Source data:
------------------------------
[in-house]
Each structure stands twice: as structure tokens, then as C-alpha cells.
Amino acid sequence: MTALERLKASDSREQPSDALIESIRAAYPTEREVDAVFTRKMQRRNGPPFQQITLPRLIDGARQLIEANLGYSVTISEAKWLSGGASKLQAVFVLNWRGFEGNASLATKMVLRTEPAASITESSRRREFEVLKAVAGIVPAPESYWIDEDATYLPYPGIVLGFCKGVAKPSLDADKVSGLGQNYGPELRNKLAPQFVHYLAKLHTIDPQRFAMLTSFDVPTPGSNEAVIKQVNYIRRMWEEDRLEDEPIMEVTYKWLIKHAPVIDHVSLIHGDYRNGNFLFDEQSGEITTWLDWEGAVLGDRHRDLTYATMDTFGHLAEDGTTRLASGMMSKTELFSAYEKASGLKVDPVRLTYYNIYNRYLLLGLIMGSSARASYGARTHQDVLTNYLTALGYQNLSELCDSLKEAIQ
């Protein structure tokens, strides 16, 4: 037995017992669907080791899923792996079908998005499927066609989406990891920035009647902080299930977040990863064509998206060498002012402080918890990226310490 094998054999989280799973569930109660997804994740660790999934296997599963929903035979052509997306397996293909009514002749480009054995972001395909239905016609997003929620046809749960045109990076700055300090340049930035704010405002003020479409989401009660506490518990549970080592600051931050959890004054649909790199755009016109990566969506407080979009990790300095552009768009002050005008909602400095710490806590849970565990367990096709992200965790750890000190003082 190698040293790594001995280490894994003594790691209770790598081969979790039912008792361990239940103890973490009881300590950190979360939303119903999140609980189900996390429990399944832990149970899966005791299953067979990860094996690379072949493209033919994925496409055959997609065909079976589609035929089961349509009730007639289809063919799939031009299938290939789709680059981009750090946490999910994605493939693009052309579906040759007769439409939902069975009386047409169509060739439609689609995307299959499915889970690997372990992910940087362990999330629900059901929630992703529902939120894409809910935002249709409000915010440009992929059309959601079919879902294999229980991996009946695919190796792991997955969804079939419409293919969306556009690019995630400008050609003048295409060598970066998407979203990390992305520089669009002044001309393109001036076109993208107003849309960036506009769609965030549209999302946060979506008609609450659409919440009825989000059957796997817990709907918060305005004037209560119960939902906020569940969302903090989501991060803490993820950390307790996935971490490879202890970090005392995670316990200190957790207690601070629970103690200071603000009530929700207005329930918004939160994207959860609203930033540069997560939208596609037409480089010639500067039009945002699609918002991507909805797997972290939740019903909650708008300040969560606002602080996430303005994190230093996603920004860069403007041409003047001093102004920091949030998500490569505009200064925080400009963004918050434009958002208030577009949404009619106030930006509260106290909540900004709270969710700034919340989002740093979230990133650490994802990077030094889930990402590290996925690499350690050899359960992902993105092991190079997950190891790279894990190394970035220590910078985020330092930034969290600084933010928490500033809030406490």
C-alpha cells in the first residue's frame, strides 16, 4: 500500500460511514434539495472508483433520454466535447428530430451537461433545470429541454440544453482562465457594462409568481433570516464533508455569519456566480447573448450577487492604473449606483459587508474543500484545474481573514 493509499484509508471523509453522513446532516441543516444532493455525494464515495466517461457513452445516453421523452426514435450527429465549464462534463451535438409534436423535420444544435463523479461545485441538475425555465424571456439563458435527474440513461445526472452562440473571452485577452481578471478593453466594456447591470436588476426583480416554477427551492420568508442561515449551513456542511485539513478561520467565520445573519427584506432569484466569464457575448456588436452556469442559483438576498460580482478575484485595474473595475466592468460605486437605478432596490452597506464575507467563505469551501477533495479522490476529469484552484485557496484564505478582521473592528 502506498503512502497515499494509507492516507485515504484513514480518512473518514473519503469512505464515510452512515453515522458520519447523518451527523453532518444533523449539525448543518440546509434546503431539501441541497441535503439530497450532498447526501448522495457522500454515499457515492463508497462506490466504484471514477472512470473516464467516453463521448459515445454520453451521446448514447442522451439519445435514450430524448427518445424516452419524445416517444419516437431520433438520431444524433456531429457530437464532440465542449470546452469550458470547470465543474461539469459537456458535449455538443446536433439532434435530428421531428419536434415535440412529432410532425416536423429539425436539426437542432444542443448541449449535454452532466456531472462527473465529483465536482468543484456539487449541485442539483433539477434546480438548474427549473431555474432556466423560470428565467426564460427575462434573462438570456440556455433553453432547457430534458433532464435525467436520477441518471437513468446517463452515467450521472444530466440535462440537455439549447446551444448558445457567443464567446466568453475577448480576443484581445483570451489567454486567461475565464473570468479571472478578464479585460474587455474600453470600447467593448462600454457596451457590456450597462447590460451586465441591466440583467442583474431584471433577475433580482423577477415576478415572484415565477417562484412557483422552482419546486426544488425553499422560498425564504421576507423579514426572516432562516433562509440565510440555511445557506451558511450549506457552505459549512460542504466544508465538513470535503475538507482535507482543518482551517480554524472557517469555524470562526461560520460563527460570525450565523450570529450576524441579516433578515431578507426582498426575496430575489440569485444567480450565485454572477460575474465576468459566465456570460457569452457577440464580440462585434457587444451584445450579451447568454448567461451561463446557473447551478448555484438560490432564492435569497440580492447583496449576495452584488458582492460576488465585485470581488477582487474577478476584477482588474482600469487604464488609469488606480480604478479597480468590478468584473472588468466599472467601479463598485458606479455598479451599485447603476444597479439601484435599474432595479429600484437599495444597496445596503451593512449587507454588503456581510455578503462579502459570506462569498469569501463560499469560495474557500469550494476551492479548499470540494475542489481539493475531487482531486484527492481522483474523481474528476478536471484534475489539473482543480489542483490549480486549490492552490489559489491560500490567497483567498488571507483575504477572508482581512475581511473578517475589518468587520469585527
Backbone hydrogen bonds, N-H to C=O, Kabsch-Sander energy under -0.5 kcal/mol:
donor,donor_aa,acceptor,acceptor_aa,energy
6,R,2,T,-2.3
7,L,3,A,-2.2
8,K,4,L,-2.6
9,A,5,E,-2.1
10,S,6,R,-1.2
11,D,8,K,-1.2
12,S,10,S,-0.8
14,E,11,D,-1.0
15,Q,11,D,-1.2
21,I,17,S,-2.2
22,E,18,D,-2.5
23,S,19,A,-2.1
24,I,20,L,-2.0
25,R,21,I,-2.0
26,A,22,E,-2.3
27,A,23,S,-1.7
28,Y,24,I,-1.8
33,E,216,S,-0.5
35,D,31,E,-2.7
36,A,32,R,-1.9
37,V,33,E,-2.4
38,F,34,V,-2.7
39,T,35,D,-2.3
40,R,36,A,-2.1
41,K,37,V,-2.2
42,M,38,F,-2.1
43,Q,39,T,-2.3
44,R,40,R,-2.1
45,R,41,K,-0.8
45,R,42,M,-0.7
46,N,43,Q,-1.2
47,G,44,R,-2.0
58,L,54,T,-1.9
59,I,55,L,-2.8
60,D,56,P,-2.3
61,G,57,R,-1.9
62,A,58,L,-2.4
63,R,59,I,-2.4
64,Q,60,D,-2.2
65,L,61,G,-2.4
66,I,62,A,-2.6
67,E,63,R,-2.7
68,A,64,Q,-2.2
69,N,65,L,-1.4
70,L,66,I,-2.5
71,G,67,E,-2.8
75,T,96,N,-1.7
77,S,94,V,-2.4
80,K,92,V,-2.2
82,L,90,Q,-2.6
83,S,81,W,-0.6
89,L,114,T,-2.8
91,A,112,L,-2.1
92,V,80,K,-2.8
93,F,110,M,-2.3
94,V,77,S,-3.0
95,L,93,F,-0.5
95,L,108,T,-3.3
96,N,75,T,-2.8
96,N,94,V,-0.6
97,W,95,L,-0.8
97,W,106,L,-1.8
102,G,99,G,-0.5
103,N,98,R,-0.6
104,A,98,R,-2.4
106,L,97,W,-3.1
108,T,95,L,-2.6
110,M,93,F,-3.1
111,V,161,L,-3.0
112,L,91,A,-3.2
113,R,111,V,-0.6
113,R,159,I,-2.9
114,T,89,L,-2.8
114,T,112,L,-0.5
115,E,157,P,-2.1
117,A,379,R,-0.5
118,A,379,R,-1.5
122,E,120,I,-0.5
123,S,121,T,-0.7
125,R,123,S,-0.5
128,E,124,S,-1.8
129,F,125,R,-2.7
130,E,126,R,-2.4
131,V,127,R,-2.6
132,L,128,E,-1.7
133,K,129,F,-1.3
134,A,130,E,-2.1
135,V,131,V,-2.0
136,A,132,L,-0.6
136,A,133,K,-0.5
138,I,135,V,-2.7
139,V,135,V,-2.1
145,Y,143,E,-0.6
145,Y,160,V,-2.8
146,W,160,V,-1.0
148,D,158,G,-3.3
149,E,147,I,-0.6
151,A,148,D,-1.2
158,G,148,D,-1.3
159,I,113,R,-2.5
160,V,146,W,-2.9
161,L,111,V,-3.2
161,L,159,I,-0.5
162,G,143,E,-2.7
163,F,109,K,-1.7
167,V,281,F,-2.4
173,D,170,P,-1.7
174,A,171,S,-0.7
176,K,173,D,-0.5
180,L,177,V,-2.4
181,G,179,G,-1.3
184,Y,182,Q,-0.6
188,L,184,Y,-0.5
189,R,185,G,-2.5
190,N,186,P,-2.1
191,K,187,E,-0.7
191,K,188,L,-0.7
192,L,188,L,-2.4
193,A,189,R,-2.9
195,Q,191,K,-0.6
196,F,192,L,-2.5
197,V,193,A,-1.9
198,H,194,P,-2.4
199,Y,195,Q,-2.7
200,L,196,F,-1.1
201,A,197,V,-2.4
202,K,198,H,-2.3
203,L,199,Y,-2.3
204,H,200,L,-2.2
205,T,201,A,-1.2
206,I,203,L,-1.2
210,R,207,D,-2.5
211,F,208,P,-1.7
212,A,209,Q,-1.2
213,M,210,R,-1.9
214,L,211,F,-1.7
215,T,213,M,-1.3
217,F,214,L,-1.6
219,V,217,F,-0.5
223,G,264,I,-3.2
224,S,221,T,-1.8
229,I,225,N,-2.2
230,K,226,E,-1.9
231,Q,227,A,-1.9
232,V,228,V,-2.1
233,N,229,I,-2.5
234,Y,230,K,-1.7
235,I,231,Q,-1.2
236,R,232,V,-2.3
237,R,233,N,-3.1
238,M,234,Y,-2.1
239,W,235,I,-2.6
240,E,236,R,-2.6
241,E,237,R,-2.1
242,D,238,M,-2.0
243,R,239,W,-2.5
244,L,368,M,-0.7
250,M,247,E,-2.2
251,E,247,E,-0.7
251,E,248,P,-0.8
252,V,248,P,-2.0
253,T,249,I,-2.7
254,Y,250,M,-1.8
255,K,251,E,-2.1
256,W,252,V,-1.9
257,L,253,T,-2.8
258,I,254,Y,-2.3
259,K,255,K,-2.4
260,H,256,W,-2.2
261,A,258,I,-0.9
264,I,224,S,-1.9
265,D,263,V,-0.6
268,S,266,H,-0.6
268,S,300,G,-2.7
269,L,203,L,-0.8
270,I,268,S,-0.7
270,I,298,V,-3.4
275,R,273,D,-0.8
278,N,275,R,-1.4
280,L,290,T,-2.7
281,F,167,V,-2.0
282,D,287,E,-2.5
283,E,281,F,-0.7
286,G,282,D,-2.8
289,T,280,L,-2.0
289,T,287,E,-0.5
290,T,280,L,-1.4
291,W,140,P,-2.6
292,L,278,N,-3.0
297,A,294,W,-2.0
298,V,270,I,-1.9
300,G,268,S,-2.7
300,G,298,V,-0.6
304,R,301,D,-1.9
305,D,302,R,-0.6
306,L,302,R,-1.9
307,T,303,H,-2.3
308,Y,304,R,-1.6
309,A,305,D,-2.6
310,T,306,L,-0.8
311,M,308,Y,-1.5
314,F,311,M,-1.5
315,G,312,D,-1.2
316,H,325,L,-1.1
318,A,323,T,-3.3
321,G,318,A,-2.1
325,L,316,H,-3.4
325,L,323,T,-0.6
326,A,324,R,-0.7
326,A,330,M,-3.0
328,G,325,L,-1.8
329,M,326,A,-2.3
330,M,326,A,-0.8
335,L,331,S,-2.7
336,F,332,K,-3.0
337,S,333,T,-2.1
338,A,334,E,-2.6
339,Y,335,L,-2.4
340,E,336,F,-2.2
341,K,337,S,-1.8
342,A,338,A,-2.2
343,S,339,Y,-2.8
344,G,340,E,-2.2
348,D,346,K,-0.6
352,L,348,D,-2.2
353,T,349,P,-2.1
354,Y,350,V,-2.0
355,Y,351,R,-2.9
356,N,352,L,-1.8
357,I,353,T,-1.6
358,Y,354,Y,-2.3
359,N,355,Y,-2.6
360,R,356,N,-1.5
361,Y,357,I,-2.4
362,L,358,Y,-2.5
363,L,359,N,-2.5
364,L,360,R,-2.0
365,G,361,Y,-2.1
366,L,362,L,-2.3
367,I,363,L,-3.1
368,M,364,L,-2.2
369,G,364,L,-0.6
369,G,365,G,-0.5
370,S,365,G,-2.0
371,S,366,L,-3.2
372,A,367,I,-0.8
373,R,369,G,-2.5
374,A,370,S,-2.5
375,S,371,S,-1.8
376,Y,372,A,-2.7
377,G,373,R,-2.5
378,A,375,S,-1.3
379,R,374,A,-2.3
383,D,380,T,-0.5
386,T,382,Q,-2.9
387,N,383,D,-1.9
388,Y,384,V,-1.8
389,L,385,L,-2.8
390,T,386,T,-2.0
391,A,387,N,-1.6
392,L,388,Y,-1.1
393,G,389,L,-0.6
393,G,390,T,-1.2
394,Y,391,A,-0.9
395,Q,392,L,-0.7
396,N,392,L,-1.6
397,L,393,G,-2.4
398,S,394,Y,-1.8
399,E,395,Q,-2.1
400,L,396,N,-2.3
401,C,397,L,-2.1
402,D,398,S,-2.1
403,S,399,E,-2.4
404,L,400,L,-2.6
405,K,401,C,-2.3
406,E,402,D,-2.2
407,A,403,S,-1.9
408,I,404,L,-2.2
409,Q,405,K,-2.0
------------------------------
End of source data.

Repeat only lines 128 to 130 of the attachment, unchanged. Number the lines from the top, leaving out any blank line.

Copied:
196,F,192,L,-2.5
197,V,193,A,-1.9
198,H,194,P,-2.4